“More tennis balls?” she giggled. She then began to tingle with anticipation. Perhaps he was going to propose. It wasn’t unheard of to go somewhere nice on Valentine’s Day and pop the question.
“Not this year.” He slid an envelope across the table to her, and she squinted confusion at him. ‘No ring in here,’ she thought to herself. “Open it up.” She did, and found inside, not a mass produced greeting card, or a love letter, but an airline ticket to Stockholm, Sweden. Her squint became a stunned, wide-eyed silent question. “I have a ticket too. I thought we could take a trip together. You said you might want to live in Sweden someday, and you should probably check it out first. You know?”
“W-when is this…?”
“Before your Easter rush at work,” he laughed. “I already lined up Sarah and Mark to watch the Simpsons. You’ll go with me, right?”
“Well, yeah! But…I…didn’t get you anything even close…it’s at home…it’s just a Bama football national championship hoodie…I thought the ‘big deal’ was the restaurant! I didn’t think you were gonna do…this…”
“Lee, you work your ass off for a non-profit and I sit around, playing on computers all day, making money off work I did five years ago. Let me treat you to a nice trip. I want to. That’s your big present for me. Letting me.”
“Well…?” Sarah impatiently inquired when Leanne entered the Wilke house for cheeseburgers and sugar free brownies. Frankie had chosen the menu. She studied Leanne’s fingers intently. “Where’s the damn ring at?!”
“He didn’t ask me to marry him. He bought tickets to Sweden!”
“I know! He already asked us to watch the dogs. Still love Jim. Still a great gift. Still pissed I’m not looking at an engagement ring right now.” Sarah huffed an irritated sigh.
“I know he loves me. Maybe he doesn’t wanna get married…ever. He is almost thirty-seven now and he’s never been married. I dunno.” Leanne shrugged, slightly defeated, but trying to convince herself she wasn’t.
“He knows marriage is important to you. I don’t know either. I thought for sure he’d propose on Valentine’s Day. Shit. I hate being wrong.”
“Hahahahaha! You’re the goofiest person I know.”
“I know. That’s why you keep me around. So Sweden next week! Hell yes!”
“Hell yes!” Leanne reiterated.
Jim and Leanne rode up the Katarinahissen lift, and Jim incessantly drummed his fingers against the wall. “You’re not afraid of heights!” Leanne exclaimed. “Why are you so antsy?”
“Just rarin’ to get to the top.”
“The view’s that good, huh?”
“That’s what I hear. The website used the word ‘life-changing.’ So I’ve got really high hopes.”
When the elevator finally stopped, and they stepped out to look at Old Town (and most of Stockholm, really), Leanne leaned back into Jim and released a contented sigh as he wrapped his arms around her waist. “This view really is stunning. Wouldn’t it be great to live here?”
“It’d be great to live anywhere with you.”
“Oh, that southern charm.”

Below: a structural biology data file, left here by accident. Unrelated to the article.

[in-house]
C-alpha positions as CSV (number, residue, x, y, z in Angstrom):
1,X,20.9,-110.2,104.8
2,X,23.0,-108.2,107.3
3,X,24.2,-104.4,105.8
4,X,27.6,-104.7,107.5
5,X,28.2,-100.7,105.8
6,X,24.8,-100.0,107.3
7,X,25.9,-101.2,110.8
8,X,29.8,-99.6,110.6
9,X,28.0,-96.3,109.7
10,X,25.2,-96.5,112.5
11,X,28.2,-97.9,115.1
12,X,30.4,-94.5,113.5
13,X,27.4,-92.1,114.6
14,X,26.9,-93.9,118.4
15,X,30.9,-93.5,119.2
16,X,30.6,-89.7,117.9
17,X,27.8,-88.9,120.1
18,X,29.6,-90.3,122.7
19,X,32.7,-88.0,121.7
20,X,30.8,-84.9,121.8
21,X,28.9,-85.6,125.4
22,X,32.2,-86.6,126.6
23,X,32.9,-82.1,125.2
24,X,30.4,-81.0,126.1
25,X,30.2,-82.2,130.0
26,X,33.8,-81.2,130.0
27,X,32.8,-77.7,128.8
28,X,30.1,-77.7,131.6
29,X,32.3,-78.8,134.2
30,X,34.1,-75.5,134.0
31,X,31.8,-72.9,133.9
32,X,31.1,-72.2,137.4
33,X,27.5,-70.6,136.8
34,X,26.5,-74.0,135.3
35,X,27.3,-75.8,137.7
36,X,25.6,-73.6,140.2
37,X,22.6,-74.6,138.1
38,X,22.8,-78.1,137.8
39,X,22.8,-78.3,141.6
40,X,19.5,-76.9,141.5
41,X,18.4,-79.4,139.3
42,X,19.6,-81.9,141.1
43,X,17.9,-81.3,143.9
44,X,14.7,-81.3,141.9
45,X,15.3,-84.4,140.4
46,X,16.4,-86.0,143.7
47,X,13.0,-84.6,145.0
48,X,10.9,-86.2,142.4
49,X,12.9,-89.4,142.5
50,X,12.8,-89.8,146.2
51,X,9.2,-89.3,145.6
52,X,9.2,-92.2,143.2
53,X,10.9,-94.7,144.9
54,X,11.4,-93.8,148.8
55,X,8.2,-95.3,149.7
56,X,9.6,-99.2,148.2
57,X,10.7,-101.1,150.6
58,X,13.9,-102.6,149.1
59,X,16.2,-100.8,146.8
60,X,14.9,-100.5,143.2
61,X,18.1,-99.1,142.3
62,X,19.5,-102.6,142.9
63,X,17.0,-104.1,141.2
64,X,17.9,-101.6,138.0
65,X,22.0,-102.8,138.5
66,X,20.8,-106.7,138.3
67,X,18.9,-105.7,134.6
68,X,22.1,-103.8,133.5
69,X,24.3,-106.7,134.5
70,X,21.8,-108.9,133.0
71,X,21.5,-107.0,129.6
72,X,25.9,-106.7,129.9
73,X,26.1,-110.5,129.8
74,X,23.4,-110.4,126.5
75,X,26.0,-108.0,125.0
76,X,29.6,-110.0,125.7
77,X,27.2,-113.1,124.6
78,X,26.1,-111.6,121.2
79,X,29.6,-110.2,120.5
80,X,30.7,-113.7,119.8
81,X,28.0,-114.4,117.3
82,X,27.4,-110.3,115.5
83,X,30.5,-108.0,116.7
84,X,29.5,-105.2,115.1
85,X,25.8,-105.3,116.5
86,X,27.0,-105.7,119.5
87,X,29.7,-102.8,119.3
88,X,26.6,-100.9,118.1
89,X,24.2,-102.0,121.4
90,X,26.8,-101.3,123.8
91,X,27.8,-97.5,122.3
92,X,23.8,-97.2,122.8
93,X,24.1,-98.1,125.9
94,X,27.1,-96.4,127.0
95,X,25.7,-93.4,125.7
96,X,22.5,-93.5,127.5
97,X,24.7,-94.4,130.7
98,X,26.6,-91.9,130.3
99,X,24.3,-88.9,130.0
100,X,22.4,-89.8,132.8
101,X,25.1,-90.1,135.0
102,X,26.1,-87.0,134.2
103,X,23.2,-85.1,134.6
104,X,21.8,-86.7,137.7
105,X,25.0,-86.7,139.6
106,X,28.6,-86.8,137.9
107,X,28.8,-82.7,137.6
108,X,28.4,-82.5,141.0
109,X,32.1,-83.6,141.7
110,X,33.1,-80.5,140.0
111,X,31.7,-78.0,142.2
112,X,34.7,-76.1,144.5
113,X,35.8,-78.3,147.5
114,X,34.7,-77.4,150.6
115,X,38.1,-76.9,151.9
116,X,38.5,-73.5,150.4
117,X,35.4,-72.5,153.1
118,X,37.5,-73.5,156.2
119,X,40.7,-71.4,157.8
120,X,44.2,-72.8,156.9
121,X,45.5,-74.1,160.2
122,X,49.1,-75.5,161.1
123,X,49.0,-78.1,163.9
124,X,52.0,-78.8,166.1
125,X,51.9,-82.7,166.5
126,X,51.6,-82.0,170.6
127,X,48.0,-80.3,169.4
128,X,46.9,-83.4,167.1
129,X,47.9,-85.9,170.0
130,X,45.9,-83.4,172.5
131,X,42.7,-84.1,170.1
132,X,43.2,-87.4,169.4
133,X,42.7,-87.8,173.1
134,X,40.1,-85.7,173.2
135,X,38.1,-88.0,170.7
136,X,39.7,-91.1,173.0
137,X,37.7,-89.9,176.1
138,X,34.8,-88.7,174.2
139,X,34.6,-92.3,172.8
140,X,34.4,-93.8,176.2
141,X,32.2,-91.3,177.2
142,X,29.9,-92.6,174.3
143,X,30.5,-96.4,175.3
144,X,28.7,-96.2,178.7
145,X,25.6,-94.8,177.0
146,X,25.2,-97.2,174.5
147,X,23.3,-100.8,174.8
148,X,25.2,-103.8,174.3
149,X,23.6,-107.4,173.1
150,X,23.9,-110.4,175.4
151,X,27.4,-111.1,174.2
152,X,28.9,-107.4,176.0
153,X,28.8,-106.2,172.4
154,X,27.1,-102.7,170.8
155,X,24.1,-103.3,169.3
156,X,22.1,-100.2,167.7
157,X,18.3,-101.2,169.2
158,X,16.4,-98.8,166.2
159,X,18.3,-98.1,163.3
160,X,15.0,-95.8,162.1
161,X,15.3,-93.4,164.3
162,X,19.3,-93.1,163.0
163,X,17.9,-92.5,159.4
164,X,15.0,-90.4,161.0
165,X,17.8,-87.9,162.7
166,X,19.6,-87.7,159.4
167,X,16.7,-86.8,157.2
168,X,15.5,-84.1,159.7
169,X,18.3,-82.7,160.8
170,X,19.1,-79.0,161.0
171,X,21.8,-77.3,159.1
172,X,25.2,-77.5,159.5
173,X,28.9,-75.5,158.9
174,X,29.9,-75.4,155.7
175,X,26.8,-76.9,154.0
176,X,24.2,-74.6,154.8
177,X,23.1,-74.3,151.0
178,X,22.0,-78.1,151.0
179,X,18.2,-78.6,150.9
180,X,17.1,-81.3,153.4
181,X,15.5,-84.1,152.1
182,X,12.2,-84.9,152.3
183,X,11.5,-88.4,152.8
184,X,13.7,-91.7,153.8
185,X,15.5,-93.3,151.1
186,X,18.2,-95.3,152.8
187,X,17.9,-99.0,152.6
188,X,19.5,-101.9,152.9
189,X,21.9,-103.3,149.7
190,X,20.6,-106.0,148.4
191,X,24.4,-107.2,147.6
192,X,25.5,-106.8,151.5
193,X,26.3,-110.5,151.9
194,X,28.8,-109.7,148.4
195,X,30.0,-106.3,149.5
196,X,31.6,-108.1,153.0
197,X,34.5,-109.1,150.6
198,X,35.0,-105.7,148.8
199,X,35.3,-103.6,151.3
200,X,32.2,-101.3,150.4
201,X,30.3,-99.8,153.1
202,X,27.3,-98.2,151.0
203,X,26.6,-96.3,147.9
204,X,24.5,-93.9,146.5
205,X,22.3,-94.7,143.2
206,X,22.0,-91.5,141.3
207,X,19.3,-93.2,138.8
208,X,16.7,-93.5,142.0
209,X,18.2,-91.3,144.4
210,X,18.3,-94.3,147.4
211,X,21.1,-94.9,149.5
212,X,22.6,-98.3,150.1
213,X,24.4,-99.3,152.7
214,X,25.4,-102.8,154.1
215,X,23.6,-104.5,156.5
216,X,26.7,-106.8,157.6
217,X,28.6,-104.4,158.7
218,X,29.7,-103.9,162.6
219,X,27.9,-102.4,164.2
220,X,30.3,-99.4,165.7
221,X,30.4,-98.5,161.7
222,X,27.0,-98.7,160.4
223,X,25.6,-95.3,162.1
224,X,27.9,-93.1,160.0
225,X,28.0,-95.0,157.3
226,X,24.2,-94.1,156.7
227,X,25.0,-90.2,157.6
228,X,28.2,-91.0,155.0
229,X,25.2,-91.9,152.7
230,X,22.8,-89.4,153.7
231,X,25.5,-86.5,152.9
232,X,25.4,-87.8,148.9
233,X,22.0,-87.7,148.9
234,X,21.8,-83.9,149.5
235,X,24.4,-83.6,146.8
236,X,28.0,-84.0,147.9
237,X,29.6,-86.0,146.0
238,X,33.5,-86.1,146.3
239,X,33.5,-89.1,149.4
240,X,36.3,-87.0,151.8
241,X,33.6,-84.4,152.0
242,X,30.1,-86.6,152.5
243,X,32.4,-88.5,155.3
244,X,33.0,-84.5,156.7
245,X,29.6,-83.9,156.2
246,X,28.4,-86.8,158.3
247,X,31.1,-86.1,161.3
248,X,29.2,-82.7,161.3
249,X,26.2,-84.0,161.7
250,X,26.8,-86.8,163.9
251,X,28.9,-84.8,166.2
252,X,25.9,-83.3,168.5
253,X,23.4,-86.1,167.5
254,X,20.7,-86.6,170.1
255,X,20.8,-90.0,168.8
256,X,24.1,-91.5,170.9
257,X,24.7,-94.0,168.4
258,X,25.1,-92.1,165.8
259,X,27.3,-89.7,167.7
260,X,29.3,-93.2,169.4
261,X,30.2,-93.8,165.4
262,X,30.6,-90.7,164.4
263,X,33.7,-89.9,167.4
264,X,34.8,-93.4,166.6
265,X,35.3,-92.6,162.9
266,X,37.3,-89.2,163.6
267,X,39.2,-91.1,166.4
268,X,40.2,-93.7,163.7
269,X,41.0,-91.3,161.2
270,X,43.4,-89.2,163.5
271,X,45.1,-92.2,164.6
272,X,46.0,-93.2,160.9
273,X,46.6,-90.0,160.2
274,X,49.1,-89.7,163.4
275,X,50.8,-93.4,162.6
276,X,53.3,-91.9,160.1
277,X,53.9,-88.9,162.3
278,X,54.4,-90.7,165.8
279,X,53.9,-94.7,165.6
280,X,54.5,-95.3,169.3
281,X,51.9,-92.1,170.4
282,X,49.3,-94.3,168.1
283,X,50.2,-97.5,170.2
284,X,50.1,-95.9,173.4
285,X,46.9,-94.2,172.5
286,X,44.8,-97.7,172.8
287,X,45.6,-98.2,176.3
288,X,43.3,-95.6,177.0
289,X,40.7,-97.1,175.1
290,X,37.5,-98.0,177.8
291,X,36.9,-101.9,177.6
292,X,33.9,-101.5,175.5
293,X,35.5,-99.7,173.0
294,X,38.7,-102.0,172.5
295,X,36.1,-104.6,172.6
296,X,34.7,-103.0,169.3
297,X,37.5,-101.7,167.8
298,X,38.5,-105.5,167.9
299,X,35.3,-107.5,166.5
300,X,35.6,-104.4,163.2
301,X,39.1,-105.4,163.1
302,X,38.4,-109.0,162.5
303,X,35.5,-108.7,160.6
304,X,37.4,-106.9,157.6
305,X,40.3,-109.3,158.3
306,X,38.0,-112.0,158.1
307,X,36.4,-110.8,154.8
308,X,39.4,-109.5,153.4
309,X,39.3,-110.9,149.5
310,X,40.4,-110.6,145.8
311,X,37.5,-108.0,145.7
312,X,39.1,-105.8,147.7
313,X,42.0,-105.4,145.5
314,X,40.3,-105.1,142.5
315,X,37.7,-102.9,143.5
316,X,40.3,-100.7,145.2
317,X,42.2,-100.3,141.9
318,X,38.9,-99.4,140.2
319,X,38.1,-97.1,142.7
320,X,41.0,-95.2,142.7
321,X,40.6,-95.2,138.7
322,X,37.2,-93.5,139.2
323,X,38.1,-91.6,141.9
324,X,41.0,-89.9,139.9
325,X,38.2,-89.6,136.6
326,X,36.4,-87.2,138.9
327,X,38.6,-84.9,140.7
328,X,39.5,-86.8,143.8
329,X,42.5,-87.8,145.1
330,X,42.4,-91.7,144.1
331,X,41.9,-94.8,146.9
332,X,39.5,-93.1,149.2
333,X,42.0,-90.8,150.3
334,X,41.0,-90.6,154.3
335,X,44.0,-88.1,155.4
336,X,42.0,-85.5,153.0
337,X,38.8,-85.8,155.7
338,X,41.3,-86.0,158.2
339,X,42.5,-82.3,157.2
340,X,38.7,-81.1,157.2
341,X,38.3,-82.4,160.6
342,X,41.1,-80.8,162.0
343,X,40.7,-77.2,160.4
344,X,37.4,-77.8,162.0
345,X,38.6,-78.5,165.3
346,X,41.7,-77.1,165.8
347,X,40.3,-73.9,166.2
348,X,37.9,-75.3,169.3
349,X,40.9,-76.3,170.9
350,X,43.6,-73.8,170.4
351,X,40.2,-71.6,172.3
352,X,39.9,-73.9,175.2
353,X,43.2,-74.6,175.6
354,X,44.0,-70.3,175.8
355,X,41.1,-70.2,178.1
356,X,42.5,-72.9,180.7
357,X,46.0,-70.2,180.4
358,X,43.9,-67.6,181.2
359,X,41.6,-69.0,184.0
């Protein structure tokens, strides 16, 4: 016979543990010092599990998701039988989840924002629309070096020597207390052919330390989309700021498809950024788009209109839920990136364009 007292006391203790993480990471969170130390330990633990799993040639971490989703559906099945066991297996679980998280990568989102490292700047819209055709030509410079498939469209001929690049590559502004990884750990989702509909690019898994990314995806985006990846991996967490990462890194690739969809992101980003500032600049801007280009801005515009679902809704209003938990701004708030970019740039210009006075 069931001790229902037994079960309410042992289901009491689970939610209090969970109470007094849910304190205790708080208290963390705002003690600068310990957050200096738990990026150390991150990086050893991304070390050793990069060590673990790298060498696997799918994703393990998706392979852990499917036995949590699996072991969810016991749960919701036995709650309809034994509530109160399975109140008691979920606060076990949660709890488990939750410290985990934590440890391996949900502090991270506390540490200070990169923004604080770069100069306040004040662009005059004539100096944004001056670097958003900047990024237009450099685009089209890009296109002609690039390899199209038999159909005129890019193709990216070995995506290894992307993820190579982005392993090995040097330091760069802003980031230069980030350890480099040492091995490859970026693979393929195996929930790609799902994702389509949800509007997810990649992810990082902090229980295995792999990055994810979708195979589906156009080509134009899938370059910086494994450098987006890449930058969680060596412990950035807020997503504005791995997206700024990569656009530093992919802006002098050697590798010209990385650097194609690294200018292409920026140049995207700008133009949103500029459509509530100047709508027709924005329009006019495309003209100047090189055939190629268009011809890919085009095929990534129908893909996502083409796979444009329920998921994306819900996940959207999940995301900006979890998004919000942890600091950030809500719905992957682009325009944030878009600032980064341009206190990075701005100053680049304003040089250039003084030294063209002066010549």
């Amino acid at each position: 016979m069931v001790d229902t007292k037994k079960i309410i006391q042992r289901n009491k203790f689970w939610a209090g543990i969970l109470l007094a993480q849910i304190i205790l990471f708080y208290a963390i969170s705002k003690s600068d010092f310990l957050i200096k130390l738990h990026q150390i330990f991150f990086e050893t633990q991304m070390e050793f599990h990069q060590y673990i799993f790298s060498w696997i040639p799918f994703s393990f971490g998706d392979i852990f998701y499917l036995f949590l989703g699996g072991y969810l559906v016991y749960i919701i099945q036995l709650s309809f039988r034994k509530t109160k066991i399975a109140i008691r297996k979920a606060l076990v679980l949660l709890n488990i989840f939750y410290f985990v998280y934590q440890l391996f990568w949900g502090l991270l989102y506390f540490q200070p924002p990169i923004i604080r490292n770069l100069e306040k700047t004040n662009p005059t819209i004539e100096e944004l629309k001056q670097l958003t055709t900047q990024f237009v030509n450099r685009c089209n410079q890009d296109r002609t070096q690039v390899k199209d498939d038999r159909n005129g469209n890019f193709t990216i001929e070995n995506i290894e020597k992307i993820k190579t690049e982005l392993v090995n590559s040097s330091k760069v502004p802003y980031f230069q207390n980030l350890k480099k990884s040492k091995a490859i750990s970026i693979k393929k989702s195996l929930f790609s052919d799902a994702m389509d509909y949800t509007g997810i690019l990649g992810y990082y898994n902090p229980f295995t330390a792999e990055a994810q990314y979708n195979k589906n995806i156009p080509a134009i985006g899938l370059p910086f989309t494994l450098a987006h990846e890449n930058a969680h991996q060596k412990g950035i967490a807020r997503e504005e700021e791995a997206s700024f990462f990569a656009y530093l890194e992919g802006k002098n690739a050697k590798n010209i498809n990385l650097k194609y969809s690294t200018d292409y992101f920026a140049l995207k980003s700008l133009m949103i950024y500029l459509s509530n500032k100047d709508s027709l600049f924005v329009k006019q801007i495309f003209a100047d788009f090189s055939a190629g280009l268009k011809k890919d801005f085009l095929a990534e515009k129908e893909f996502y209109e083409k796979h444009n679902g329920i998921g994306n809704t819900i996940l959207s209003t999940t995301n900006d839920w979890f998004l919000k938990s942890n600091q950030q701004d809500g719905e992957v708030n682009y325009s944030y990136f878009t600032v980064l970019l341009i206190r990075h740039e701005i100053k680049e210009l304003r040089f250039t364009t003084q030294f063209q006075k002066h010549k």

“All the romance I can come up with, you never trust the words. You always think they’re ‘lines.’ They’re not.”
“I don’t mean to be a cynic. I love the things you say. Just my friends tease me about having Disney Princess Disease, and that’s Disney Prince dialogue if I ever heard it.”
“Bet I can top it.”
“Yeah? You’re on. Let’s hear something even more suited to ‘Prince Charming.’”
“Will you marry me?”
Leanne turned to look at him, choked up and amazed. She swallowed hard, but still didn’t answer him. “I th-thought you weren’t…”
“I know. I could kinda tell, even with the plane ticket, you were let down on Valentine’s Day. I wanted to do it here. Where it’s a story nobody else you know is gonna have. In a place you’ve wanted to go. Not some chain restaurant you used to go to with your ex-husband. But damn, Lee, that look on your face. I’m never gonna let you down again. Not on purpose like I did this time, anyway. And I’m gonna try like hell to never even do it on accident. I don’t wanna boss you around, but…y’know…you didn’t answer me…”
“Whew! I really thought for a minute you were gonna…omigosh…you said ‘yes.’ Now you can have this,” he said, unveiling the ring he chose for her.
“It’s a pearl!” she pointed out in surprise as he slid it down her finger.
“Well, yeah. I figured, with your relationship to Africa…it’s similar to mine, and…I just didn’t think you’d want a diamond. Diamonds are…problematic. And I don’t think a diamond’s right for you anyway.”
“Oh no! I’ve lost ‘Prince Charming.’ I didn’t mean that… I mean, diamonds are something people artificially made a status symbol. That’s totally not you. Pearls are the result of an oyster making something beautiful from its suffering. That’s all ‘you.’”
“That was really ‘Prince Charming.’”
“Well, I’m still giving you my ‘best.’ It seems to be working for me.”
“It’s definitely working for me.”
If you enjoyed reading this short work, please check out my other fiction, including hopefully one (or more) of the 13 novels I’ve self-published which are available here.